Mavis Anona Guilford was born 19/06/1912 at Waimate , the eldest daughter of Arthur and Rose Pelvin of Sobraon Farm at Redcliff, now know as Ikawai.
Mavis's father placed a great emphasis on the advantages of a good education and this aim was to be reflected later on in Mavis's own expectation for her own children. A horse and cart provided the transport for the young Pelvin children to attend Ikawai and Tawai schools.
In 1921 the sale of the Waimate property found the family removed to Timaru where Mavis continued her schooling at Waimataitai followed by four years at Timaru Girl's High School and academic success. Her pride in this school remained and her three daughters followed in her path.
A farm was bought in Totara Valley and the tough depression years saw Mavis in domestic service, then a dance at Hazelburn brought romance and led to her marriage on the 27th February 1935 to Frances Henry Guilford, a farmer of Middle Valley where they spent busy years together raising a young family.
The advent of the war with it's restrictions and hardships, came with sorrow - in 1943 with the loss of their eldest son Dick at the age of 8 years and the sad death of her brother Wattie shot at the Prisoner of War Camp at Featherstone where he was a guard. Henry's mother died in 1945.
After the war ended, Henry leased Te Puke, a farm just out of Fairlie which he was later able to purchase and here the family lived for 27 years before Mavis and Henry retired to Timaru. Henry passed away in 1978 after 43 years of happy married life together and son Bruce continued to farm the Middle Valley property.
Mavis had a strong personality, was at her best when entertaining friends. She was an excellent cook and food and it's serving were her specialty, whether it be the countless morning and afternoon teas or farm meals she provided for the farm workers where ever they might be or when ever they were needed, from her overflowing pantry. "Dear.....Dear.....Dear..... it was no bother! Come and get it before it is cold" was the catch phrase. Old and young, all responded to the aroma of delicious hearty home cooked food. To share a meal around a table and glean with interest each achievement or new happening was her joy. Mavis shared with Henry a love of gardens and flowers, a subject which she was very knowledgeable and these flowers overflowed into her home along with the fruits of her labours in the vegetable garden and were a source of pride and satisfaction.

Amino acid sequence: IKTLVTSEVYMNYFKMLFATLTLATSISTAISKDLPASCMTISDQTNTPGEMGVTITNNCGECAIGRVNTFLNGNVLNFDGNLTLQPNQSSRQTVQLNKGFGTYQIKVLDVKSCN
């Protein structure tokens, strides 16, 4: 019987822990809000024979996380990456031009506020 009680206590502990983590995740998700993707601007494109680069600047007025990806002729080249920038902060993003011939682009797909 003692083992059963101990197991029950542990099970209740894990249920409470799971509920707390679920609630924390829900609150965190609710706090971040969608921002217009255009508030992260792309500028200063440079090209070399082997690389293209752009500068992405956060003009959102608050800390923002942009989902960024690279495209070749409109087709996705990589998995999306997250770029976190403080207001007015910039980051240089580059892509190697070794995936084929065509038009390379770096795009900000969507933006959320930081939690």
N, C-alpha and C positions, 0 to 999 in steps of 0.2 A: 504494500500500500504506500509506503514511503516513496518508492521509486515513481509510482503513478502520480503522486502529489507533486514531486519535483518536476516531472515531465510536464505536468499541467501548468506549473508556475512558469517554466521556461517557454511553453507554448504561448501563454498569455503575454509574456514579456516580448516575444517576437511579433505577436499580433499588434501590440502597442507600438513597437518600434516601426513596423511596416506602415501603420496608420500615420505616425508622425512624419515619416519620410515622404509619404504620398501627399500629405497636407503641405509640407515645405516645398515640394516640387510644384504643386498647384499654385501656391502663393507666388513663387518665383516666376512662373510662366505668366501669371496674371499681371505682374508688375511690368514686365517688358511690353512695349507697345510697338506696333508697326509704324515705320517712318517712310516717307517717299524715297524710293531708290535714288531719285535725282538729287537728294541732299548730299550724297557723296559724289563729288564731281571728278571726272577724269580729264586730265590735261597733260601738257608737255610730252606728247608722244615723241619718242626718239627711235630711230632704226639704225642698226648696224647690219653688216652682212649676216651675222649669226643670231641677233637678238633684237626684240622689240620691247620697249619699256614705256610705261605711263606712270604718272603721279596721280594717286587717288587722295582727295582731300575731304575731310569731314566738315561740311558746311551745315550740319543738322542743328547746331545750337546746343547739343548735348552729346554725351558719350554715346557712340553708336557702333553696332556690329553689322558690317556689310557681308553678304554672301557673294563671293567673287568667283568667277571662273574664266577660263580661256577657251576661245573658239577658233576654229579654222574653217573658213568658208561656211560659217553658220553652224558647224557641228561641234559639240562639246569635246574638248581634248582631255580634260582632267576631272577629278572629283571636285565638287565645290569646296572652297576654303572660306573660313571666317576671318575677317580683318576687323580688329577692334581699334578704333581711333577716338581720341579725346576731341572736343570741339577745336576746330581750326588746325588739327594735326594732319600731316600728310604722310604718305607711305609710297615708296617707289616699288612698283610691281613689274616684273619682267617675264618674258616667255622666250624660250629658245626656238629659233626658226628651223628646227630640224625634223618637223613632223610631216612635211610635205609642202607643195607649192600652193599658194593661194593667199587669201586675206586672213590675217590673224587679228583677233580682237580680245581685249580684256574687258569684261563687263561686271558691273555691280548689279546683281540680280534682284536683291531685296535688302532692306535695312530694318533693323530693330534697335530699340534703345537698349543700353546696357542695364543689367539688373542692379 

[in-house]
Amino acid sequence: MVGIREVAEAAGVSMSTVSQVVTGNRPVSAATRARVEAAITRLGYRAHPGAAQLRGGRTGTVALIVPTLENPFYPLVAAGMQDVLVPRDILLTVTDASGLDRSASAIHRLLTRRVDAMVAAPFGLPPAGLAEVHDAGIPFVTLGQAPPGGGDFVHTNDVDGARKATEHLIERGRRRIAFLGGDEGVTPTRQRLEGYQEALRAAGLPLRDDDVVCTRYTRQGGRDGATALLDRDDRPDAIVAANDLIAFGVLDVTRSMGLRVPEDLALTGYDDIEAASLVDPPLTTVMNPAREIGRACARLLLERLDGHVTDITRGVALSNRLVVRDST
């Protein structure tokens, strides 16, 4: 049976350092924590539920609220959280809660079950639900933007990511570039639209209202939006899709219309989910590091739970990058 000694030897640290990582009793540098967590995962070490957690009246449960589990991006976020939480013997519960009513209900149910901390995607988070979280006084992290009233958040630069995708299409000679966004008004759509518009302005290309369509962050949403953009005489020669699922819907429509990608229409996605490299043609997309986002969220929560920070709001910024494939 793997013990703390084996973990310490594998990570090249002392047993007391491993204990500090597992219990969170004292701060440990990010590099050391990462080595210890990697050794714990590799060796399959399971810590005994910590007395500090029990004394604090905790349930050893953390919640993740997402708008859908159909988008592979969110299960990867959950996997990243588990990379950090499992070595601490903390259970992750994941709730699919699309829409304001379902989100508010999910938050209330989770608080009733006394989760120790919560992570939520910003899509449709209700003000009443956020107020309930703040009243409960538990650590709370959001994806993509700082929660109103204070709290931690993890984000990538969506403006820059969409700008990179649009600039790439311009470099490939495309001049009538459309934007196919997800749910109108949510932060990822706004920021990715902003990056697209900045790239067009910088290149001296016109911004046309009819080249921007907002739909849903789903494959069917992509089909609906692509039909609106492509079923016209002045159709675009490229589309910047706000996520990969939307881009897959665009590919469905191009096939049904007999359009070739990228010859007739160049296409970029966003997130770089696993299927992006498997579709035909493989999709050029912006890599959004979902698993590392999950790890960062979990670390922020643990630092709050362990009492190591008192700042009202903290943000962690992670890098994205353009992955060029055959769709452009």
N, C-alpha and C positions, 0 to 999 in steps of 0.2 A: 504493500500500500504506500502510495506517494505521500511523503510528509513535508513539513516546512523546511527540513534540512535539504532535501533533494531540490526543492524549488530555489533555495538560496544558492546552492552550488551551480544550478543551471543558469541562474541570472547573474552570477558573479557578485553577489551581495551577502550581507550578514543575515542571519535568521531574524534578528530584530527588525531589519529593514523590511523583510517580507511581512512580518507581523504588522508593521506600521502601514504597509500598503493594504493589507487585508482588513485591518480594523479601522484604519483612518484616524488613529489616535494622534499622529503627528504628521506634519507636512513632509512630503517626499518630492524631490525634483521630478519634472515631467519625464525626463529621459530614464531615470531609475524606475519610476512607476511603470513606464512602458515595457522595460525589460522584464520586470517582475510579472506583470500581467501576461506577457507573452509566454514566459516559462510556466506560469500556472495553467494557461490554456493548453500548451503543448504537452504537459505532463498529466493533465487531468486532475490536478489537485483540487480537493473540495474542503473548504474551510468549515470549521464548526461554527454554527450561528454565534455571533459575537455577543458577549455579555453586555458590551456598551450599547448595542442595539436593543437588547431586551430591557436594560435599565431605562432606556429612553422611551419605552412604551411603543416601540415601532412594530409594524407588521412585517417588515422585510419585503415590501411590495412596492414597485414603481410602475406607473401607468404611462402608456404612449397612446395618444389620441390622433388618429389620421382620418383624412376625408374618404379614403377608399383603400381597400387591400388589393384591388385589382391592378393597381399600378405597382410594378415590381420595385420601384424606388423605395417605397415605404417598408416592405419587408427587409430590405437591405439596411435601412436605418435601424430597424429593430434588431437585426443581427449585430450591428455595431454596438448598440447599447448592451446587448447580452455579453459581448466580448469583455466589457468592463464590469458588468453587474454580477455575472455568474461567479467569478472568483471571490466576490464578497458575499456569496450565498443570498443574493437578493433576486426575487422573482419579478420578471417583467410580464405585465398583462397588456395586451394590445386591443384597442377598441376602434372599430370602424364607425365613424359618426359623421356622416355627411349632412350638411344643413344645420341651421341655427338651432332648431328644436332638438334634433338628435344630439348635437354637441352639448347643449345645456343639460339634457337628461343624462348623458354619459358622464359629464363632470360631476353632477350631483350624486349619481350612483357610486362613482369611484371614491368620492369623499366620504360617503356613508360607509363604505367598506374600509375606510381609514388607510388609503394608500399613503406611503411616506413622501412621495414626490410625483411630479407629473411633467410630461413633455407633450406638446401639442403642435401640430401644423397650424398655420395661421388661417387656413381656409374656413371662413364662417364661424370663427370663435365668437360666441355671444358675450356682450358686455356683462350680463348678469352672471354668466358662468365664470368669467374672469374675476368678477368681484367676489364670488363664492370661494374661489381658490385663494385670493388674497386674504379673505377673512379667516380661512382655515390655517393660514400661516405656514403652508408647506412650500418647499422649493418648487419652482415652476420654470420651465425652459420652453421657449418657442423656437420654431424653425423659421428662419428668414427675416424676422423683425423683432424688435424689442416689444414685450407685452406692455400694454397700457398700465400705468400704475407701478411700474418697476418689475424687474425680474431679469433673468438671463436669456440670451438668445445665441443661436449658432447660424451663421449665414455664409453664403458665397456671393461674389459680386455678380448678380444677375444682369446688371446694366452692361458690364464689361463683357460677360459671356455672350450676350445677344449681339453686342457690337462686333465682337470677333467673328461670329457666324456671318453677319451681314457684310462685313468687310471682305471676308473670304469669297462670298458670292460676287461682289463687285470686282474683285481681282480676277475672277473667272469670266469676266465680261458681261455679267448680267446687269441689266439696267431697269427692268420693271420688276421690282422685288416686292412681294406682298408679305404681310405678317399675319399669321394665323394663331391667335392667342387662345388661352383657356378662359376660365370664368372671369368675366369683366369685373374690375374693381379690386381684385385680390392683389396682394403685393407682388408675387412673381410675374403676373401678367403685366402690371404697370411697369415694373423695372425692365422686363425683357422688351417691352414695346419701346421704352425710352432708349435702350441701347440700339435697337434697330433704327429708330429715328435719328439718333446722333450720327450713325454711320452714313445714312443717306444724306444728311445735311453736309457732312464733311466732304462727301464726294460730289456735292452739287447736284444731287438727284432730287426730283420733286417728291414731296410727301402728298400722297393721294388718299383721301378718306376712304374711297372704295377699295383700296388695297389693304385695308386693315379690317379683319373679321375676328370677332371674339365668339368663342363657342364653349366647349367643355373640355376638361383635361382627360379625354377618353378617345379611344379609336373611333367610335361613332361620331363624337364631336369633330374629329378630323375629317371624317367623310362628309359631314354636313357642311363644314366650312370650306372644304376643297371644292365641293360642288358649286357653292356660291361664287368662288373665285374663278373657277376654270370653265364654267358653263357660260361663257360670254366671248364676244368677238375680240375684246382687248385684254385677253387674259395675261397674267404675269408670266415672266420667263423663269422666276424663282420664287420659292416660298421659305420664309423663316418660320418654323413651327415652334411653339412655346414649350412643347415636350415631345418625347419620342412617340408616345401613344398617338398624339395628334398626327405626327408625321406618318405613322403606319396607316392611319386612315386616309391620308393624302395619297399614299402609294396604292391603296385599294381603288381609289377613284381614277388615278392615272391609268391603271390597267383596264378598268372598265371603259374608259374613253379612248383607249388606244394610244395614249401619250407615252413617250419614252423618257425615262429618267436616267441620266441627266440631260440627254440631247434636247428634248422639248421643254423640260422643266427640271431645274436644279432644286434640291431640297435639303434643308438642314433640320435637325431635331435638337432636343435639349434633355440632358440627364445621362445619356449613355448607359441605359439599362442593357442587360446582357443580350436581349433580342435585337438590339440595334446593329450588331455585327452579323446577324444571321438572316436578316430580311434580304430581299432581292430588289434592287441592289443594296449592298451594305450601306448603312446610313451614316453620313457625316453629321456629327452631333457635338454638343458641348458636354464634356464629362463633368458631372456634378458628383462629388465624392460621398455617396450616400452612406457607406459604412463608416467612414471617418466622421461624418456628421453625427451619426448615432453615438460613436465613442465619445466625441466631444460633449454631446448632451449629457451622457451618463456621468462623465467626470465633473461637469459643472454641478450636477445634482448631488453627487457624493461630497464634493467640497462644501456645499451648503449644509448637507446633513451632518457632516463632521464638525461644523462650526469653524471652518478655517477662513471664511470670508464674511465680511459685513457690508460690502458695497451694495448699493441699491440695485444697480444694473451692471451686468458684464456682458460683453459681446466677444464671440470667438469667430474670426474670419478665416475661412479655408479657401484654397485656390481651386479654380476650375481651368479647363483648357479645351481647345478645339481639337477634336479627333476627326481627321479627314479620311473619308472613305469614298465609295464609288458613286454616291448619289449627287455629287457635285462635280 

Mavis had a long association with the Country Women's Institute and loved her music and singing. Two world trips with Henry gave her happy memories and mementos and nick-nacs filled her home to remind her of her interest in craft - be it pottery or handwork such as crochet or art. Mavis loved the stimulation of debate and would expound her view on a wide range of interests and there would be little hesitation on where or with whom she would place her stamp of approval or displeasure, with awesome finality.
Then alone after the death of Henry, restricted mobility in Mavis's last 10 years with it's accompanying frustrations after such a full and active life did not dim her sense of humour and she welcomed the companionship of friends and family, with her warm interest in their news and activities. Those last weeks she spent in hospital she saw as a new experience and a hoped-for means of achieving freedom from arthritis pain. A time to make new friends and regale the many who visited her bedside with the latest authoritive report on the goings on, as she experienced them, in her new environment, until just when these goals appeared to be realised, death suddenly and unexpectedly took her from her family on 14 December 1988.
Francis Richard; Winsome Daphne; Bruce John; Heather Rose; Allison Anona
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